Conservative Solar Workers Express 'Betrayal' Over Utility-backed Legislation

Conservative Solar Workers Express 'Betrayal' Over Utility-backed Legislation

Bipartisan urge grows to discourage DeSantis signing new solar bill into law

Jim McCool
Jim McCool
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April 18, 2022

State lawmakers at the end of the 2022 legislative session passed a controversial solar bill that would make it harder for families to recoup their investment in rooftop solar panels, if Gov. Ron DeSantis (R-FL) signs it into law. Reasons opponents have criticized the bill is that it conflicts conservative principles like free choice and energy independence. The language was backed by Florida Power & Light but received strong backlash from solar workers in Florida.

The bill’s sponsors, Republicans Sen. Jennifer Bradley and Rep. Lawrence McClure, claim it is necessary to address a growing cost shift that causes non-solar customers to pay a greater share of overall grid costs, but solar workers say that cost shift is a myth. No studies have been completed on the costs and benefits of rooftop solar in Florida.

Some have claimed the legislation restricts, and could ultimately eliminate, a 2008 law related to a policy called net metering, which allows homeowners to receive a credit for the excess energy they produce and send back to the grid. One provision added to the bill late in the legislative session would also allow private utility companies to increase customer bills to make up for lost revenue from individuals who offset their electricity bills with rooftop solar.

“When a small business or homeowner makes the personal choice to use their own money to install rooftop solar panels, they should be able to reap the benefits of an infinite and free energy source,” said George Riley, Florida Director for Conservatives for Clean Energy, in a letter to Gov. DeSantis urging him to veto the bill. “Net metering is a key element of these benefits, and the legislation would effectively punish them for exercising their free choice.”

While solar has historically been considered a talking point among progressives, more and more Republicans have become vocal advocates for solar and conservative groups and workers in Florida have been among the most outspoken critics of the legislation.

Nathan Traynor, a solar worker from Central Florida, says he feels, “betrayal,” by the legislation and sees it as a conflict with the Republican-led philosophy to stand up to special interest policies.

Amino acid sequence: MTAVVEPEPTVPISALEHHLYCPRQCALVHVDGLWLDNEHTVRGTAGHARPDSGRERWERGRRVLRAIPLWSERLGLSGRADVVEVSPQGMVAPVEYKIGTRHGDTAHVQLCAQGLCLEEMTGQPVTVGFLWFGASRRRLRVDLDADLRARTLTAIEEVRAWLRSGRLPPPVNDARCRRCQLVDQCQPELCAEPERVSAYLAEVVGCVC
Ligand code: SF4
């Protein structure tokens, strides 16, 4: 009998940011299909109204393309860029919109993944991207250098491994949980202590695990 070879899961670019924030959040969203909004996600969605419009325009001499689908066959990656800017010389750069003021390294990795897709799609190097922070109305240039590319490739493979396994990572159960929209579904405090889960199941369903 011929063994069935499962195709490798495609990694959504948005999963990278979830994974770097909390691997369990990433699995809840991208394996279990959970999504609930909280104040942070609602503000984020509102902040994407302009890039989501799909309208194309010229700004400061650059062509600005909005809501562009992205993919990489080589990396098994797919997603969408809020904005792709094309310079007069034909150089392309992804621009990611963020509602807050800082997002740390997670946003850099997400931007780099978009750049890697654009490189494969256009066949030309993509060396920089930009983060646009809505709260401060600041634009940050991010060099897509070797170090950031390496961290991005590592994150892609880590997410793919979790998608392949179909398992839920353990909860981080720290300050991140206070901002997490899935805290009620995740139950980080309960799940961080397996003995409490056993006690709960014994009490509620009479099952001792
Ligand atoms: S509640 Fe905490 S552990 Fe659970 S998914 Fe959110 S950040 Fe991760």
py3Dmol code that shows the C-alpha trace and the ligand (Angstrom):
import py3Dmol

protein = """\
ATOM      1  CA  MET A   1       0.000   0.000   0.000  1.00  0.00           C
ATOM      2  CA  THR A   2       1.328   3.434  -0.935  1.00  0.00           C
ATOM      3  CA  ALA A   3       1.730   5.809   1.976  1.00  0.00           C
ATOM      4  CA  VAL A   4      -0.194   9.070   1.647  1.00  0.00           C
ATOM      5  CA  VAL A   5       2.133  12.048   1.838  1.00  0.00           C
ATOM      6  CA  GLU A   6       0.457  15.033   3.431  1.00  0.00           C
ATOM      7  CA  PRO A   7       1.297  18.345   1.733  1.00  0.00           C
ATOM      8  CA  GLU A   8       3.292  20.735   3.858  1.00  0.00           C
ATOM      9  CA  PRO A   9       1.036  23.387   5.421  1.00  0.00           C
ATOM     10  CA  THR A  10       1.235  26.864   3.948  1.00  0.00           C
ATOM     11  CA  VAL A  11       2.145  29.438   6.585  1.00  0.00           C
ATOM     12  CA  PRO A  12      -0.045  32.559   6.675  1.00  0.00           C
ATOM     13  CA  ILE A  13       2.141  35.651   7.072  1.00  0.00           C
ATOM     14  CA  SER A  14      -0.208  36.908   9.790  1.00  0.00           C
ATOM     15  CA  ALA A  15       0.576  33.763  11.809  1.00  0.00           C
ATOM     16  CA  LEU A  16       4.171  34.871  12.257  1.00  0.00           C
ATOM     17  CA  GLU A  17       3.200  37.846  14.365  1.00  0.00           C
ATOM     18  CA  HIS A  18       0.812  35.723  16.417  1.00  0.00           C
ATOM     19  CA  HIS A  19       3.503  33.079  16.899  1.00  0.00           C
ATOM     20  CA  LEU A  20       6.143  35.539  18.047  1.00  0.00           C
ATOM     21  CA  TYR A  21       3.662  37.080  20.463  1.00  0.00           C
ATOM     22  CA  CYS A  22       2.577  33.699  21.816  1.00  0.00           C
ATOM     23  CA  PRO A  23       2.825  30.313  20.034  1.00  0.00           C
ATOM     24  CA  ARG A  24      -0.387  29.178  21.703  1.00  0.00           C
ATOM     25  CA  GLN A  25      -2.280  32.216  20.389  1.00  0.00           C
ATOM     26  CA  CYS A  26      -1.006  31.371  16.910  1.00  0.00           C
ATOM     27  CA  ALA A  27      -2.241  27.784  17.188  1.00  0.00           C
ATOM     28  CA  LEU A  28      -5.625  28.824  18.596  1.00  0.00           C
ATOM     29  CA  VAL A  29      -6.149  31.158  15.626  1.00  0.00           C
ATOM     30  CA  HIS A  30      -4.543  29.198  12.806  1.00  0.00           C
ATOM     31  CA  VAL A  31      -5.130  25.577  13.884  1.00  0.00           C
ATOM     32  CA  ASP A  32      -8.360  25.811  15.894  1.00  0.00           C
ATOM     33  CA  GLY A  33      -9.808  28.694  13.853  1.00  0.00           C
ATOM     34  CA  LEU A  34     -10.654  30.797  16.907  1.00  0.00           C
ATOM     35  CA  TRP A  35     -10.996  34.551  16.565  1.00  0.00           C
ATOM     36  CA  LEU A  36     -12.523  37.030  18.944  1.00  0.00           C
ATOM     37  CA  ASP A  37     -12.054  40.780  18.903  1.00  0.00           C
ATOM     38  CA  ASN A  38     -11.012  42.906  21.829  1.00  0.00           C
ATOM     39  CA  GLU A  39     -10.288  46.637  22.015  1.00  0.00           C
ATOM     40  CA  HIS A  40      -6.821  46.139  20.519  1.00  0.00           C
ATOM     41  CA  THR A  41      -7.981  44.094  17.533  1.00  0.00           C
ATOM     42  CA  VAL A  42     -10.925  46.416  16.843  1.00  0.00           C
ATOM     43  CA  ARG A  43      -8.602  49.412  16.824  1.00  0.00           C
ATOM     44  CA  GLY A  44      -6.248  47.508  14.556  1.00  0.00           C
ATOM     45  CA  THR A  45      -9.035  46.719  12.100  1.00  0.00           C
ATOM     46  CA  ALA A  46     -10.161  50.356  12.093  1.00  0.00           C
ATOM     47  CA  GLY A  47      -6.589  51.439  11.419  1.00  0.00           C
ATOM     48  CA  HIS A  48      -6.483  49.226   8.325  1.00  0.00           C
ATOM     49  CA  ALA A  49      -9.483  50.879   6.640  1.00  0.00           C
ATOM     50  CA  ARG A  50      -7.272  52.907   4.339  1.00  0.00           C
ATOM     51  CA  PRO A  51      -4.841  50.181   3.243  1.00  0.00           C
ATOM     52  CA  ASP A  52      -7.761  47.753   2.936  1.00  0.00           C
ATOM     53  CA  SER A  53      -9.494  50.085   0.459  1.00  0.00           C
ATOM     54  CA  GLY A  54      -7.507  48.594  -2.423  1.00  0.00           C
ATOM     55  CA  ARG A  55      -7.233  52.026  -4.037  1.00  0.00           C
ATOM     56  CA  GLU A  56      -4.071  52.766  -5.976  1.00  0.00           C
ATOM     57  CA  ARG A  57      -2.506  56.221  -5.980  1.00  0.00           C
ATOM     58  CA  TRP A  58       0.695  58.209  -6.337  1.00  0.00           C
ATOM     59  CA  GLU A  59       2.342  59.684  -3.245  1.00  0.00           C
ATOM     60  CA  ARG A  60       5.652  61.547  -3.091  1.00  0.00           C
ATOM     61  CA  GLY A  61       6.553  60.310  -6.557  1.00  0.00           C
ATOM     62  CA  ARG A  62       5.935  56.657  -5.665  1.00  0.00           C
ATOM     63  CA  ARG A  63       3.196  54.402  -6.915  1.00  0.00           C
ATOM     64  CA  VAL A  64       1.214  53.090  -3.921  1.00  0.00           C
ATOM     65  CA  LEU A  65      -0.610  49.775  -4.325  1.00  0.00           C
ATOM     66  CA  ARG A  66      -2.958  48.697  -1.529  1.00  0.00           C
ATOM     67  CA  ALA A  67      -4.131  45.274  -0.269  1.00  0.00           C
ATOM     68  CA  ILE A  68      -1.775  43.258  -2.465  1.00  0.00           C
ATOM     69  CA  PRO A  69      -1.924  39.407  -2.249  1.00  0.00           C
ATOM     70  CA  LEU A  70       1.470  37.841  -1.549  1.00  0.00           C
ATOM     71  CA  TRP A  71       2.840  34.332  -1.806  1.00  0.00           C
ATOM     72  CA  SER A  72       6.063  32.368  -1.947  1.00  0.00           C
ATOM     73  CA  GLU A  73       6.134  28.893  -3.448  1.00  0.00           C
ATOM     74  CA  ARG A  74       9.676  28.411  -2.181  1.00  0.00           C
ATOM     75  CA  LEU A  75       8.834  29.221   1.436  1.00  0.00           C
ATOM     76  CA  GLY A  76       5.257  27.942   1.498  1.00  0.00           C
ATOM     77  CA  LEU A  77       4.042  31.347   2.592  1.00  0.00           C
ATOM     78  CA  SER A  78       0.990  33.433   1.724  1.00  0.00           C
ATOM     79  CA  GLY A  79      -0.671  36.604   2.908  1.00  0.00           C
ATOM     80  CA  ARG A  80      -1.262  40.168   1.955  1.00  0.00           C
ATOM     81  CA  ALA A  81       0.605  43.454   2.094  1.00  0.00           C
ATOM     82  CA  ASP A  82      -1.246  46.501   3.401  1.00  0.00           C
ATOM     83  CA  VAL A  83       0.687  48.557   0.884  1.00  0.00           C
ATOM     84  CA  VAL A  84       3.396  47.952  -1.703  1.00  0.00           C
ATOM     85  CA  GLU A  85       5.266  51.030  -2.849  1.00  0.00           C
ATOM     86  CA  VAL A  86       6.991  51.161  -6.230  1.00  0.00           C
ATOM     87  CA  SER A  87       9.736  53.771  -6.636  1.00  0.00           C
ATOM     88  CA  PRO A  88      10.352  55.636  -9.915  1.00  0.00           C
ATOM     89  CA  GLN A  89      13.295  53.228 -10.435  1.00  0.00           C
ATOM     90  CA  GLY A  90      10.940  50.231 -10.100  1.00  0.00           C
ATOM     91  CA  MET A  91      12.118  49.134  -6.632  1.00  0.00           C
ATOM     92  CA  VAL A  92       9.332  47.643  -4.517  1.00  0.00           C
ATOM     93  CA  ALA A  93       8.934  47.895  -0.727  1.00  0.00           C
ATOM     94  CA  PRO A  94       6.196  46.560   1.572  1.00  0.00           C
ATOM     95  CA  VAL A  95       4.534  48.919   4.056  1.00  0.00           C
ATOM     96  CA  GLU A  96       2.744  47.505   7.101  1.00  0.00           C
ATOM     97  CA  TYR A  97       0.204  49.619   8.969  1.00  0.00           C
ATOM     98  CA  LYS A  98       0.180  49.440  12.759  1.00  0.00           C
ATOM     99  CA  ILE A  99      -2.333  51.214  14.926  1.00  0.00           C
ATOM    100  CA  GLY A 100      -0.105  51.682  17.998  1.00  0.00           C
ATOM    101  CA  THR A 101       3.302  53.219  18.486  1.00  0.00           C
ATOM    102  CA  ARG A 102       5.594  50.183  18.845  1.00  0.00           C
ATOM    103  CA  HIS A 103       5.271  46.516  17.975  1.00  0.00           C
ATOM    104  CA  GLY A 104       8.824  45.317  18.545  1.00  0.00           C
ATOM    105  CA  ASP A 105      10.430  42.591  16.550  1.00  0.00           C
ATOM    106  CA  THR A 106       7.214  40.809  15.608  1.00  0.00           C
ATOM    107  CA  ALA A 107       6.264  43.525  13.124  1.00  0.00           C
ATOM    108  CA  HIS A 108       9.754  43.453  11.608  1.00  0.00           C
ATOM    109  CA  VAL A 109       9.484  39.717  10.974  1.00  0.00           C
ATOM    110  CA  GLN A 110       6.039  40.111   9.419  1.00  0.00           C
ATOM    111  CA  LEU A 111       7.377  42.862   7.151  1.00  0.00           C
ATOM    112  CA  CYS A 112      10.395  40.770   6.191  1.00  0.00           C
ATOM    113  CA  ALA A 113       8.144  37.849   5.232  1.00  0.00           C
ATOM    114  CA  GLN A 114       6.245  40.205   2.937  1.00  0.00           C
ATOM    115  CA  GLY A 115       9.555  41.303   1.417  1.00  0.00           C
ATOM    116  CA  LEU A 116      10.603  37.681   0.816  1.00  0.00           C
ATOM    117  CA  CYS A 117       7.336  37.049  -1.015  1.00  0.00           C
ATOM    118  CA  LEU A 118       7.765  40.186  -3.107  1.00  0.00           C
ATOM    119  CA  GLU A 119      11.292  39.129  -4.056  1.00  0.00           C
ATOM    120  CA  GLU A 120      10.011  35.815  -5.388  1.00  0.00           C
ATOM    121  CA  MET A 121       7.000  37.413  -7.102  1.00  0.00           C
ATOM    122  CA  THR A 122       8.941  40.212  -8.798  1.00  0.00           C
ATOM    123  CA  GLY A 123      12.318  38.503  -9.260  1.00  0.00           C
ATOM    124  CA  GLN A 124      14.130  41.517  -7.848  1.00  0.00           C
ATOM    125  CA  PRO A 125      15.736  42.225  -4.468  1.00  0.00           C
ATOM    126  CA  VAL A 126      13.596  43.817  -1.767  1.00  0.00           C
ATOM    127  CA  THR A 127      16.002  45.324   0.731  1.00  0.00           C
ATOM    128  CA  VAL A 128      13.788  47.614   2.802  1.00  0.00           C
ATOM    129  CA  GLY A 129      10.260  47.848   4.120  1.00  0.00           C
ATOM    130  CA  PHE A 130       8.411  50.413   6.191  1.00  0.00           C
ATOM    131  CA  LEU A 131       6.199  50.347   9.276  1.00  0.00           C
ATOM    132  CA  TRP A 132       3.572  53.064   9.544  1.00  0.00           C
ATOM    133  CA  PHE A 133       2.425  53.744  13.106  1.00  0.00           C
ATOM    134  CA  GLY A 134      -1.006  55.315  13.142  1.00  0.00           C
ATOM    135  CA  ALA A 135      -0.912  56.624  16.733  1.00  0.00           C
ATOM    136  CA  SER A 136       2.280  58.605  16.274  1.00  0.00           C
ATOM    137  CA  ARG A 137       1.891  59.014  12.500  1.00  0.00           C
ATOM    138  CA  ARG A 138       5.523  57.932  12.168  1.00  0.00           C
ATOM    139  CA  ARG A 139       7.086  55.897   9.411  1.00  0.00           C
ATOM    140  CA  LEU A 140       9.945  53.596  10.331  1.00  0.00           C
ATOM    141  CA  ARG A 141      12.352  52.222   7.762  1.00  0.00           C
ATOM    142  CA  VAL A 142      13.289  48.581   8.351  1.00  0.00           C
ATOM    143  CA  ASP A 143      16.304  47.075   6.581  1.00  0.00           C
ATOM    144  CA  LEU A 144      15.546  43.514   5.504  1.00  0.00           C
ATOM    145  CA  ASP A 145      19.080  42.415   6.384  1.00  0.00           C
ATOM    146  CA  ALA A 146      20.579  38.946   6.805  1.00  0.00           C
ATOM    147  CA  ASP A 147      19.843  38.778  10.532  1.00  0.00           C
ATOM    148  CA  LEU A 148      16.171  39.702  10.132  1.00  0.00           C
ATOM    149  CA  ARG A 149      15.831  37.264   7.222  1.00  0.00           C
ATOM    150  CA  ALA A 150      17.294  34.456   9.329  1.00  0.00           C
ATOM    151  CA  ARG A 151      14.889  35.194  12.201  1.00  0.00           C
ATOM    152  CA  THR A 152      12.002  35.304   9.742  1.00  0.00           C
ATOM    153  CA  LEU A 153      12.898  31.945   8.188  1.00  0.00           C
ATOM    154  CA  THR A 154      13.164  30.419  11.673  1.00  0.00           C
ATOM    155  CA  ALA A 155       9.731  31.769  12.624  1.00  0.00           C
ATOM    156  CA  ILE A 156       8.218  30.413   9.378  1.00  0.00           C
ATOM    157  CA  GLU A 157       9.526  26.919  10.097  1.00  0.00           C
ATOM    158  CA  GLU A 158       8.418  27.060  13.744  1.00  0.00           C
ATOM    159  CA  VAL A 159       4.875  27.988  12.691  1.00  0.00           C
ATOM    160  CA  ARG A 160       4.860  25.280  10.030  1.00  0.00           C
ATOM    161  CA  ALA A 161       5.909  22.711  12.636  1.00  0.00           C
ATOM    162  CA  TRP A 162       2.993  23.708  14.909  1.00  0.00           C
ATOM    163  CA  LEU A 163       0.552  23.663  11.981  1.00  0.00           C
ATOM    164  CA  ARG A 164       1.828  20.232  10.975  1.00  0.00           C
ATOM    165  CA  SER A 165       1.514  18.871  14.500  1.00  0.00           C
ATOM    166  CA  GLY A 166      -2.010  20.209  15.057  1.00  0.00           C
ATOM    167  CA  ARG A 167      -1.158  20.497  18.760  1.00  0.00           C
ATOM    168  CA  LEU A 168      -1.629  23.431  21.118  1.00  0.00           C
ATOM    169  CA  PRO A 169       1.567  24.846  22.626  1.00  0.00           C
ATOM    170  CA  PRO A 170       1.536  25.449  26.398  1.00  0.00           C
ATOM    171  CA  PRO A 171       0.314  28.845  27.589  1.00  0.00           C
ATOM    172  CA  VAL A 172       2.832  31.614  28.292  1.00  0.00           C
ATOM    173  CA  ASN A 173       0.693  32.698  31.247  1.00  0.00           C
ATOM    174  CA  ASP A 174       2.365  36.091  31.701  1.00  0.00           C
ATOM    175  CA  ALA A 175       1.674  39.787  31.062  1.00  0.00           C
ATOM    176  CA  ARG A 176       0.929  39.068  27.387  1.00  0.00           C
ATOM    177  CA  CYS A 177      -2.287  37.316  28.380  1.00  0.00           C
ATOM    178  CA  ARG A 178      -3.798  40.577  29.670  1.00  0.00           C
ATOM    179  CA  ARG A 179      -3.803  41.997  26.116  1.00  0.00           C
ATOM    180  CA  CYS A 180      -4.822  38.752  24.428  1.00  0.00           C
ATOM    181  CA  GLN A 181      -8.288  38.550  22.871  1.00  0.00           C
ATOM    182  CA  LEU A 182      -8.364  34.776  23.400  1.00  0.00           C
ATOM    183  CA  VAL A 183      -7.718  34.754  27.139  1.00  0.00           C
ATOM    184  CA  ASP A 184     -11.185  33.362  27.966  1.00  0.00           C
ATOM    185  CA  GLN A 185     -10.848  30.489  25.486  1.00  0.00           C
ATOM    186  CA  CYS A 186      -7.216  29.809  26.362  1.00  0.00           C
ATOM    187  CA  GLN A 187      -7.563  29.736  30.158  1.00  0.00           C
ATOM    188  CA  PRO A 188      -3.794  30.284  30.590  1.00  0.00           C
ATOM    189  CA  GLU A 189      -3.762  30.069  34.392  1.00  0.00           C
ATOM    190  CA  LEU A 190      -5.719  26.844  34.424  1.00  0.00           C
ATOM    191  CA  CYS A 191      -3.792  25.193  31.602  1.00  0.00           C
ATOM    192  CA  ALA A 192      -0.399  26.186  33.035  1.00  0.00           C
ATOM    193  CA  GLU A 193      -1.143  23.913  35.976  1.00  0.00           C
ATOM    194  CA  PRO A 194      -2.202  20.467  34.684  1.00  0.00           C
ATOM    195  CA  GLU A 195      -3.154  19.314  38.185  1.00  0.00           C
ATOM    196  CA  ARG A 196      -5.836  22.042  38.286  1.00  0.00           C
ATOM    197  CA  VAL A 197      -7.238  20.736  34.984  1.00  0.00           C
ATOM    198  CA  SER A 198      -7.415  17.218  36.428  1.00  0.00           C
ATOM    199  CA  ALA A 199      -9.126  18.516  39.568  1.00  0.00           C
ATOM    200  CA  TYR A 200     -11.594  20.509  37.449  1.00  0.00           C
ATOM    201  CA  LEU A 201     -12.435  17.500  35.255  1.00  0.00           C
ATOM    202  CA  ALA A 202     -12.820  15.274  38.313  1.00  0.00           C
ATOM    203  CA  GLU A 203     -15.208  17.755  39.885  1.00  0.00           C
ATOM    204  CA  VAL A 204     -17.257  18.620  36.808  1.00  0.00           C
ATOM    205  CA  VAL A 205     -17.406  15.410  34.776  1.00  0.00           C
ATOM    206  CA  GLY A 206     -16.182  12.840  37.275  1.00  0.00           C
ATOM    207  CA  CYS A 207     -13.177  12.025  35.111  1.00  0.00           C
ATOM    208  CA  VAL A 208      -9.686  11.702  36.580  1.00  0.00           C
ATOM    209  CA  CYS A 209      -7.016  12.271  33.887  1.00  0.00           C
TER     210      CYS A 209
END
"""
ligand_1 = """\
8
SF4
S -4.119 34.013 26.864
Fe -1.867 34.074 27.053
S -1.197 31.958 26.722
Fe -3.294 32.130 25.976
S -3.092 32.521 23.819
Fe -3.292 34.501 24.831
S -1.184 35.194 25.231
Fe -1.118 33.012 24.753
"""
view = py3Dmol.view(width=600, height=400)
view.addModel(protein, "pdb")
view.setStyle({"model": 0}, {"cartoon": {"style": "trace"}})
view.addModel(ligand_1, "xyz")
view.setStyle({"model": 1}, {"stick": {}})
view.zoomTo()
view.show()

"Conservatives are supposed to stand up against special interest policies. I voted for Trump and DeSantis. This isn’t what we expected from Republican leaders at all, it’s a betrayal,” said Traynor of Castaways Energy. “This bill will cost the industry jobs. We’re already hearing customers pull back on solar installations due to all this uncertainty about the future.”

The rooftop solar industry supports more than 40,000 jobs in Florida and generates an estimated $18.3 billion in economic opportunity.

"Rooftop solar creates thousands of jobs for Florida families each year. As a longtime activist in the GOP, I can tell you that there is no more Republican form of energy than local, rooftop solar,” said Tyson Grinstead, a solar industry worker who served as a National Delegate for Donald Trump and testified against the legislation during session. “Customers, who are active voters, with solar can take a proactive step to help bring their families power bills and reduce our country's dependency on foreign oil at the same time. It's a no brainer."

According to a recent poll by Conservatives for Clean Energy, 86% of Florida voters believe Gov. DeSantis should veto the legislation.

At the same time rooftop solar is in hot water.  The same poll found that 84% of respondents were also concerned with their utility bills increasing over the next year.

In Northeast Florida, hundreds of residents have protested rising electric bills or filed complaints with state regulators. This comes after utilities requested approval for the largest rate increase in Florida history.

Congressman Matt Gaetz has repeatedly weighed in on the impact increasing bills have on his Panhandle constituents. While Congress does not control utility rates, he is vowing to present to the Florida Public Service Commission and provide answers to constituent complaints about the increase in costs.

“It is my hope that those Public Service Commissioners will see the economic pain that some of these rate increases are causing,” said Gaetz in a recent interview with WEAR TV. “These rate increases are like a tax increase.”

Jim McCool

Jim McCool

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